Katherine brings a lifelong commitment to improving education and a particular interest in success and progression for learners of all ages and backgrounds. She has been Headteacher of Matthew Arnold School since 2006 and has focused on ensuring that all learners are able to succeed and to progress to positive destinations when they leave school. As Chair of OCL (Oxford City Learning) from 2009–2017, a network of secondary education providers across the City, she worked with colleague Heads and Principals to improve achievement and raise aspiration for all learners. In 2015, she led the development of a multiacademy Trust, the Acer Trust, which consists of primary and secondary schools across Oxfordshire, with a core aim of ‘Achieving Excellence for All’. Prior to taking up the headship of Matthew Arnold School, she was the Principal Advisor for Secondary School Improvement at Birmingham City Council. Her career includes advisory work in science education and education leadership in three Local Authorities, as well as teaching in a range of comprehensive schools across Oxfordshire and the West Midlands. She has also worked in Higher Education as Science Education Research Fellow at the University of Birmingham.
Head, The Ellen Wilkinson School for Girls, Ealing
Rachel has taught in comprehensive schools both in the UK and in South Africa, twice in girls’ only schools, and is currently the head of The Ellen Wilkinson School for Girls in Ealing. She is passionate about girls’ only education. As a third generation university qualified female in her family, she works very hard to inspire girls to go to university and specifically into STEM careers. Her school has been part of the Inspire program for some time. At EWS, 99% of the Year 13 pupils go on to University, 25% to Russell Group universities and 40 % to follow STEM related courses. A significant number of the pupils are the first in their families to go to University. Rachel is on the board of the Ealing Learning Partnership and chair of their Pathways and Progression Committee, where they consider the future opportunities available to pupils from Ealing. She is a life-long learner with a very broad field of interests – she has degrees in Music and Maths and an MBA, and is currently studying towards a Law degree.
Head Teacher, Whitmore High School, Harrow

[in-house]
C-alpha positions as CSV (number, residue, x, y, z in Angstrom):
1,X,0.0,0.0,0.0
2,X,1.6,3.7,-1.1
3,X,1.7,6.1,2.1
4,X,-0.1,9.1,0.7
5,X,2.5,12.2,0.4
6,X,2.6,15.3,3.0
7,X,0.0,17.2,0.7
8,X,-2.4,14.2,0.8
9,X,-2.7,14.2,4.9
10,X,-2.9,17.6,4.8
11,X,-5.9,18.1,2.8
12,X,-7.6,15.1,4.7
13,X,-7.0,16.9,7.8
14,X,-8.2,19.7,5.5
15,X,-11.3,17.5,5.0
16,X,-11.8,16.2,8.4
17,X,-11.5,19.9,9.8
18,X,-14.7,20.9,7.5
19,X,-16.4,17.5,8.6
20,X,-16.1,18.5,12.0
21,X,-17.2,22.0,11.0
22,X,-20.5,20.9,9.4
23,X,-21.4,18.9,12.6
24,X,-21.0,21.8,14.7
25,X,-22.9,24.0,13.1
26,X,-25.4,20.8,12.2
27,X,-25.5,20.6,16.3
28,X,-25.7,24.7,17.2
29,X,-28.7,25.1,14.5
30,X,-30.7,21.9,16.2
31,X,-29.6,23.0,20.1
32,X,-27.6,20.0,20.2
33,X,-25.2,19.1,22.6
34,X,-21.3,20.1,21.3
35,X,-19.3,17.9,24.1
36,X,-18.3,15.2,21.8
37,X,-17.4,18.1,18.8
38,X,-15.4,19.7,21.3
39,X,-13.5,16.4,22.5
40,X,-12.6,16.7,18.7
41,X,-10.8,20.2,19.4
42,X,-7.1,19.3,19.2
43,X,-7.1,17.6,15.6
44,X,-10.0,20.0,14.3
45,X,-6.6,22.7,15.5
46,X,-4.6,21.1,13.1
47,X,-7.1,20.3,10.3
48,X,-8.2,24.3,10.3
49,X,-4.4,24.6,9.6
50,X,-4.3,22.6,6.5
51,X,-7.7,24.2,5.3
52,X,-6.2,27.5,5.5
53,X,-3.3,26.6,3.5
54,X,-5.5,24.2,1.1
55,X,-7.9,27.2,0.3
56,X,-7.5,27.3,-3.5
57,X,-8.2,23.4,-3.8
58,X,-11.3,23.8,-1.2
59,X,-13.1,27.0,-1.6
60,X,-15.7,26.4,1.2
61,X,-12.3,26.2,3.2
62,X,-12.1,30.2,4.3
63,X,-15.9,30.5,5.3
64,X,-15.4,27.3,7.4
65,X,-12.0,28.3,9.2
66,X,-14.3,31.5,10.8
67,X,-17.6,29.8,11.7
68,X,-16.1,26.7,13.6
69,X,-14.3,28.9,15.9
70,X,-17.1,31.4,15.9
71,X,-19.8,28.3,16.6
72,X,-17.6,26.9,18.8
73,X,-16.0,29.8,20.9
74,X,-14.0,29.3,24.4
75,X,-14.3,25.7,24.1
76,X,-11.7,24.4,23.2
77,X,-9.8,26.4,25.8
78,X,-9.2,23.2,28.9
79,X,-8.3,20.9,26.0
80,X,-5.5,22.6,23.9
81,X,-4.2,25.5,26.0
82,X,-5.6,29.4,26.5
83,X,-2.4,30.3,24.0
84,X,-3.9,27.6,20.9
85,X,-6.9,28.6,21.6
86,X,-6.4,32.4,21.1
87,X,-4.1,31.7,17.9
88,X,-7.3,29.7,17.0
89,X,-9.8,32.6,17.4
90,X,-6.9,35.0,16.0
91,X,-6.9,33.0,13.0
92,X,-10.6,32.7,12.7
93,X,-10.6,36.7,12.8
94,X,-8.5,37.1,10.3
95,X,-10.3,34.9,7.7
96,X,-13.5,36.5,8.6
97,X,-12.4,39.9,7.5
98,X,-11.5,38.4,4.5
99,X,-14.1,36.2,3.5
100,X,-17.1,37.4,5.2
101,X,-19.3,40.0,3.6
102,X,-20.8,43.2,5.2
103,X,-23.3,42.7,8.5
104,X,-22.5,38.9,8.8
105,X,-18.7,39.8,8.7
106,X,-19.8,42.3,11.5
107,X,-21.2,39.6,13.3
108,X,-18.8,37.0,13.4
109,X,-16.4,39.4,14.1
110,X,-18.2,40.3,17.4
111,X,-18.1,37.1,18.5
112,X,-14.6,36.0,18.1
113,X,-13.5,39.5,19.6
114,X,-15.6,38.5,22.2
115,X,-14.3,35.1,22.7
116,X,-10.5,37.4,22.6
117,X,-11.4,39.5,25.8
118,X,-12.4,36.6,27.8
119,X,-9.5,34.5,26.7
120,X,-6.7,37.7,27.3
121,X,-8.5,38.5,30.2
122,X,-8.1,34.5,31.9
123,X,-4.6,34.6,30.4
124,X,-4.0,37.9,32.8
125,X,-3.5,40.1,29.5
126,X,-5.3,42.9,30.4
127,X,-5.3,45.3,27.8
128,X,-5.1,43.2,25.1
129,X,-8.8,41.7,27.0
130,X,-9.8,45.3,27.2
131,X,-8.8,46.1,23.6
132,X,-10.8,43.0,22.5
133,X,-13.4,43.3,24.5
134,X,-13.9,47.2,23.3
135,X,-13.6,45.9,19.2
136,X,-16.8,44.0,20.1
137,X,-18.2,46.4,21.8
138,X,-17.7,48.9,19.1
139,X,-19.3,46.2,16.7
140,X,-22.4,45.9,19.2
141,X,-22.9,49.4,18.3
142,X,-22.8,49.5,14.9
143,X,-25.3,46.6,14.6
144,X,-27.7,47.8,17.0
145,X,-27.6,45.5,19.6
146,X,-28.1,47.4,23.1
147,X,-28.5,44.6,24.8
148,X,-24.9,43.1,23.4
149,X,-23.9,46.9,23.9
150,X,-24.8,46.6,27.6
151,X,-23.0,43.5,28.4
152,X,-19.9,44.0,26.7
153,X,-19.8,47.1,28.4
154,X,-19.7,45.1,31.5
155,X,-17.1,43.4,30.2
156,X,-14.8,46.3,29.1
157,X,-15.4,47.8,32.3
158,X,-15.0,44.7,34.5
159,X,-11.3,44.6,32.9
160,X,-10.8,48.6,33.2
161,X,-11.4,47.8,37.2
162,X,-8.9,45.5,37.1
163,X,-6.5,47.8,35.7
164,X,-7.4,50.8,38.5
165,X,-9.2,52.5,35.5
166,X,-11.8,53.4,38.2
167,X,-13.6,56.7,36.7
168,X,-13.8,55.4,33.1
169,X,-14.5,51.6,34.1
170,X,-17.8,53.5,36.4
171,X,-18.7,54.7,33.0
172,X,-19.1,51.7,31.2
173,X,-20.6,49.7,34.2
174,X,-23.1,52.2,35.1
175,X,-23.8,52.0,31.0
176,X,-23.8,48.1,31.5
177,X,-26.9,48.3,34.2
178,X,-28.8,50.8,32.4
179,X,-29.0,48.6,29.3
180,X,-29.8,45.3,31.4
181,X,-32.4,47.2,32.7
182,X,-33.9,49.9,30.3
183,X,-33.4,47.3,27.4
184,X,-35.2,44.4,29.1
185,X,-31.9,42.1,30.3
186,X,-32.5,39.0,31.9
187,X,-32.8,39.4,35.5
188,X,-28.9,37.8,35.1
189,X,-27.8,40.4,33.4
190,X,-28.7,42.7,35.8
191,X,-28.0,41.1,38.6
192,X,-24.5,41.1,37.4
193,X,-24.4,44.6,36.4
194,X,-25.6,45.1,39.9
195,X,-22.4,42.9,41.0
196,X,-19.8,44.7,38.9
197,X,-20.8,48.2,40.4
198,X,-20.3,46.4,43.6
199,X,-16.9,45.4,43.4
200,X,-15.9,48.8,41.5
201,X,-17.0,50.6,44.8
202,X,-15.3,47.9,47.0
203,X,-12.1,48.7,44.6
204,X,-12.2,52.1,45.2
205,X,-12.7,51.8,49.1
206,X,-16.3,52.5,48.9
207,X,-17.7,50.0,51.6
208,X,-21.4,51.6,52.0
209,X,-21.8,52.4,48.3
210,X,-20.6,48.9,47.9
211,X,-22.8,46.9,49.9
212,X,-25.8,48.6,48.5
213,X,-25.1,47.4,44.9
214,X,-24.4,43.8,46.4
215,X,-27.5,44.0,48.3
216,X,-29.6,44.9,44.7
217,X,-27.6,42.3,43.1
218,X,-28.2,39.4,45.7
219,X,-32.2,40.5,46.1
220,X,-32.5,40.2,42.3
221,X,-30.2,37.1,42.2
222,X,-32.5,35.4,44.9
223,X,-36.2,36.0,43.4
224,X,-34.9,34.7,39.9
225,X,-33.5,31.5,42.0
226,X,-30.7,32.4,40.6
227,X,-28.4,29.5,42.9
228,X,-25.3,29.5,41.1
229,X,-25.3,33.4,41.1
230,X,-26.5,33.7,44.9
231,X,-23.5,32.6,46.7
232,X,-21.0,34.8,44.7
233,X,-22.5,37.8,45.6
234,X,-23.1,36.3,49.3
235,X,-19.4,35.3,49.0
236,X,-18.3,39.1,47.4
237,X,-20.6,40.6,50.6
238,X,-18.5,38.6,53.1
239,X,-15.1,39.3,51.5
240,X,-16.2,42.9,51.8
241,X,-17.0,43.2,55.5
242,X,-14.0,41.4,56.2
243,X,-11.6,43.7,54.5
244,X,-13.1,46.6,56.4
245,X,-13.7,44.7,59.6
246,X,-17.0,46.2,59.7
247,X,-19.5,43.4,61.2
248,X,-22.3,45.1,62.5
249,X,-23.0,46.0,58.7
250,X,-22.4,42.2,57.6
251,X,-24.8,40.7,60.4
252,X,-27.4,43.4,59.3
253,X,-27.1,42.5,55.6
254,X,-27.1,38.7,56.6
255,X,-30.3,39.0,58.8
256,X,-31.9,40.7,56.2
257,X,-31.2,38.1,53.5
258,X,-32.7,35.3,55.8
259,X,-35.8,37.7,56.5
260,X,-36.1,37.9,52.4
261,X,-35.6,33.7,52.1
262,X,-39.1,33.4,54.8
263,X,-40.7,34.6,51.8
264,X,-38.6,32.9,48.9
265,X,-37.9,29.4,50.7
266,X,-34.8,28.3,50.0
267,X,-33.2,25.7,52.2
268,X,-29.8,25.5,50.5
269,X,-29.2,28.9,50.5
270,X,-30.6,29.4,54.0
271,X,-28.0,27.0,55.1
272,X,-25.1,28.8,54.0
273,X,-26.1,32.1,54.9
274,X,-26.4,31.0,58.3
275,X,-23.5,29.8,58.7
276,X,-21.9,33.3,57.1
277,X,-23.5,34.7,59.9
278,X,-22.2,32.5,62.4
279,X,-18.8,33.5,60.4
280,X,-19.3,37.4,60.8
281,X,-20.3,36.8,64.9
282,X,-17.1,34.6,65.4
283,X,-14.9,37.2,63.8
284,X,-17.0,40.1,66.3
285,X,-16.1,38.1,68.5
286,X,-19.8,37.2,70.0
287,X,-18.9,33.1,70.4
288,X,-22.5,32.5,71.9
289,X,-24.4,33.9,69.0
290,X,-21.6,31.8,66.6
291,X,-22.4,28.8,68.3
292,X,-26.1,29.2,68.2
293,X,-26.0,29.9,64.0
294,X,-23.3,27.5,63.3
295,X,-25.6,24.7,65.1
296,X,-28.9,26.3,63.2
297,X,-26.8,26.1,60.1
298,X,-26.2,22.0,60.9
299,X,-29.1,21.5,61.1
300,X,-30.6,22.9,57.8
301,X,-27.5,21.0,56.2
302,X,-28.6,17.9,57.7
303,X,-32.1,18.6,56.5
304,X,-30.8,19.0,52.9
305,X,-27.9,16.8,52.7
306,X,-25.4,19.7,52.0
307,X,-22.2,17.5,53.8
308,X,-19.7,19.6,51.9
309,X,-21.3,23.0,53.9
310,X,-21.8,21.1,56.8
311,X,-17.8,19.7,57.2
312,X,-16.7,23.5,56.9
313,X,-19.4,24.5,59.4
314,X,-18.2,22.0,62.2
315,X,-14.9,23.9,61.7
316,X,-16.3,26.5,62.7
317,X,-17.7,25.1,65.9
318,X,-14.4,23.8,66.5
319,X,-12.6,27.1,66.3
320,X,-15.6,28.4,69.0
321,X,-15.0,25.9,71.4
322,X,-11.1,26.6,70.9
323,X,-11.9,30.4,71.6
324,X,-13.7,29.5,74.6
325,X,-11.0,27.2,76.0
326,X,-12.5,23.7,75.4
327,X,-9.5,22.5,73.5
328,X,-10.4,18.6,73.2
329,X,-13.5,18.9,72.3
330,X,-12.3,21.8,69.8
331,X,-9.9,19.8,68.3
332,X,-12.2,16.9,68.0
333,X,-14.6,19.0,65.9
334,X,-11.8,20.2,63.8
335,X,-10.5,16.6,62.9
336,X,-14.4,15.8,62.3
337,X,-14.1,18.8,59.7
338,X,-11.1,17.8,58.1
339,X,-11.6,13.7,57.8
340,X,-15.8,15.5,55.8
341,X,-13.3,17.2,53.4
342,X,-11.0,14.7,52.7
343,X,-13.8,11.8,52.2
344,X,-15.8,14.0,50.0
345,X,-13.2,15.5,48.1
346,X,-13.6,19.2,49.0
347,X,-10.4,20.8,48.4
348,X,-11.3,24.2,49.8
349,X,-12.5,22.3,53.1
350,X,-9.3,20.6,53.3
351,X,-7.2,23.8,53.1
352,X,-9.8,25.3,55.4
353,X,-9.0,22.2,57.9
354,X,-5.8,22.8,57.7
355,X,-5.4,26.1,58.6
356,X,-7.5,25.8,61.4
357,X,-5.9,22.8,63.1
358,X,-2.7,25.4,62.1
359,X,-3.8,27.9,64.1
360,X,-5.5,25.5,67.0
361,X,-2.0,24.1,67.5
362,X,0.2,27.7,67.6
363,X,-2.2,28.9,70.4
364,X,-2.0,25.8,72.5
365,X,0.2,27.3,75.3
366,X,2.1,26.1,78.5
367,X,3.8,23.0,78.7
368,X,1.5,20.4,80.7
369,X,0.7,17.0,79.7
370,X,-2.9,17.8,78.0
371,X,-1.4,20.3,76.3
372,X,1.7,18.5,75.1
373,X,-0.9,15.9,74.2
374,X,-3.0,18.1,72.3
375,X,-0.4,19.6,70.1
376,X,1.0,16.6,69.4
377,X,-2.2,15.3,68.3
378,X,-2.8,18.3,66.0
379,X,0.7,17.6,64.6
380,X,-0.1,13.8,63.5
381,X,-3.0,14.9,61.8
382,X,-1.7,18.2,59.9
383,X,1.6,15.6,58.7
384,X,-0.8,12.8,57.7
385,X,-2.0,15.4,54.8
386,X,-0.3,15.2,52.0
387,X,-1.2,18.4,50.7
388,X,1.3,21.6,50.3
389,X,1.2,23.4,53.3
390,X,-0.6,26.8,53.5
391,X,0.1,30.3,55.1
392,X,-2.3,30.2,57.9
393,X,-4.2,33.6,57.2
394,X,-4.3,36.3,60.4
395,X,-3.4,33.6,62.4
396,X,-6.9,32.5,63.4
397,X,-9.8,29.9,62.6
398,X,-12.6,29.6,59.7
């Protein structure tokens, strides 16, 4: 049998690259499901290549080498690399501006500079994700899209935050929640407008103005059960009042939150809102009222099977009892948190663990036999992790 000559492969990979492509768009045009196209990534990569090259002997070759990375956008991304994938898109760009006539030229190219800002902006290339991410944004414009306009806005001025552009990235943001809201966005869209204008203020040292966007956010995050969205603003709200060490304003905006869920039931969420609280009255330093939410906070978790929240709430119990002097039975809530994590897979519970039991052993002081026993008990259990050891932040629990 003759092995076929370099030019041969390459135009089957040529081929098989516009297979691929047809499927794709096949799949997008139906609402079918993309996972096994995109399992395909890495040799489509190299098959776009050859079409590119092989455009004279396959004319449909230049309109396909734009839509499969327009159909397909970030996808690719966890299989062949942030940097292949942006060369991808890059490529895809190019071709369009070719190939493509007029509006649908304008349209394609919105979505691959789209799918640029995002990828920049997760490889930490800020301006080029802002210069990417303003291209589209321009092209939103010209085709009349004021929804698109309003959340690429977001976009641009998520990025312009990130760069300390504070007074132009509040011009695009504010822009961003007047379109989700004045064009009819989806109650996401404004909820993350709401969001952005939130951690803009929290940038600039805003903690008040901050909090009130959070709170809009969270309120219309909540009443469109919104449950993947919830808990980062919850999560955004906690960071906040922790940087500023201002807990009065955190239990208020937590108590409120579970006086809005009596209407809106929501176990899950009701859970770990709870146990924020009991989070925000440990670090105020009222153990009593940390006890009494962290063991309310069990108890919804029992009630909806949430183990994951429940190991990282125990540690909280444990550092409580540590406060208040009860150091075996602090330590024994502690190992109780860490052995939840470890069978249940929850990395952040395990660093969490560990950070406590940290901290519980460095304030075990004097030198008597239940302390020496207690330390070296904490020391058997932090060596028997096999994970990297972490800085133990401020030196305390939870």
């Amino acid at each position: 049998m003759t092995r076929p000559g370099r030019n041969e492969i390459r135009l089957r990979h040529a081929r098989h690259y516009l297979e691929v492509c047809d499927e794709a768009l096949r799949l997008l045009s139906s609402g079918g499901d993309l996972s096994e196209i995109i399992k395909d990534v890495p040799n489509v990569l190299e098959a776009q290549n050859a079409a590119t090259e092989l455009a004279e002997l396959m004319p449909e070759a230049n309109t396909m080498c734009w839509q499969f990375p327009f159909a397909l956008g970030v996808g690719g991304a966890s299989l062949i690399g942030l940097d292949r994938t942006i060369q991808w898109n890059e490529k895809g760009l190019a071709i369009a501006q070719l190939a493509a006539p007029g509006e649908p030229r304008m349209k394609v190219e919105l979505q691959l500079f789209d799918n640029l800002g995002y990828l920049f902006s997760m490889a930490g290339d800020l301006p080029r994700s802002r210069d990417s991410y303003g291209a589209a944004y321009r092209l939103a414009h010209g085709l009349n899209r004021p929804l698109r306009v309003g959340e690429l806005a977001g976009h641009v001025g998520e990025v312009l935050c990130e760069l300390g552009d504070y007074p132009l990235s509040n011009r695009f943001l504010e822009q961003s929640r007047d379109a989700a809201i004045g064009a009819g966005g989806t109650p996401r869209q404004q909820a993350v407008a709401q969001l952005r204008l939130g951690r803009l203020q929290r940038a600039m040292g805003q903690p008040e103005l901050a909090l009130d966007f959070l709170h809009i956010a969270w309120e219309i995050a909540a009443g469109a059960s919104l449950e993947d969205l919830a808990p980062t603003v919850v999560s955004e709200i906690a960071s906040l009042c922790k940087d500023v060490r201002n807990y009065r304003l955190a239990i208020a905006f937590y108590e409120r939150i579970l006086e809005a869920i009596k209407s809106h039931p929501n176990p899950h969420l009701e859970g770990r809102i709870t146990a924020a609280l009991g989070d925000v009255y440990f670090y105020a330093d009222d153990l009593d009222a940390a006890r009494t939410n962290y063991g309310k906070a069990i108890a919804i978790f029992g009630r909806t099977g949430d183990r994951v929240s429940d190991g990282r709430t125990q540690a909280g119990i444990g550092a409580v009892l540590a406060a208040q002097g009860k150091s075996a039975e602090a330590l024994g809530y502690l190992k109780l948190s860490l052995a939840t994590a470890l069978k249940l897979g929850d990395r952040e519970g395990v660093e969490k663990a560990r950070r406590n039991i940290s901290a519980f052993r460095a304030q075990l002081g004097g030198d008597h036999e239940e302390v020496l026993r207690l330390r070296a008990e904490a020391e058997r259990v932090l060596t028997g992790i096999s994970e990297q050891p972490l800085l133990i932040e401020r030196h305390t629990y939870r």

After studying Natural Sciences and Chemical Engineering at Emmanuel College, Cambridge, Sue joined BP and worked in various engineering and commercial roles in the UK and USA. Sue then moved into teaching and is currently headteacher of Whitmore High School in Harrow, an inclusive community school with 1700 pupils. Sue is Chair of Harrow’s High School Headteachers Group and Schools’ Forum and committed to ensuring all young people have fair and equal access to a high quality education.
Access and Admissions Policy Consultant, University of Oxford
Madeleine Swords has a background in qualifications development, assessment and evaluation. She has worked for the Undergraduate Admissions and Outreach of the University of Oxford since 2016 where she has led on the evaluation and expansion of the UNIQ access programme and the development of the online residential. Madeleine also reviewed and rewrote the online admissions interview training for tutors. She is currently working on the implementation of college outreach consortia. This initiative aim to tackle the under representation of some regions amongst Oxford’s undergraduate population by improving the targeting of outreach at students and schools that need our help the most. Immediately prior to joining Oxford Madeleine ran a number of raising attainment projects across primary schools in Mitcham, south London and before that for UCAS on the development of their qualifications tariff system. Madeleine has a degree in occupational psychology and an MBA.
Director of Lumina, Harrow School
Before joining the teaching staff at Harrow School in 2017, Matt worked with a variety of outreach organisations as both an undergraduate and graduate student, serving as the Access and Outreach Officer for Keble College JCR, and working with Oxford UNIQ amongst other university outreach initiatives. At Harrow School, he now works as the Director of Lumina, a free summer school for Year 12 pupils from maintained schools who are considering Oxbridge and top Russell Group universities. Lumina is a joint enterprise between Harrow School and Twyford CofE Academies Trust in Ealing, supported by John Lyon’s Charity and the Harrow Development Trust. Since its inception in 2014 it has grown from supporting 50 pupils from 13 different schools to 280 pupils from 45 schools. Lumina is accessible to pupils from nine different London Boroughs, including Harrow and Ealing, and also provides support to teachers at participating schools. Matt is passionate about extending fair and equal access to higher education to pupils from all backgrounds, and look forward to working with the Inspire Programme.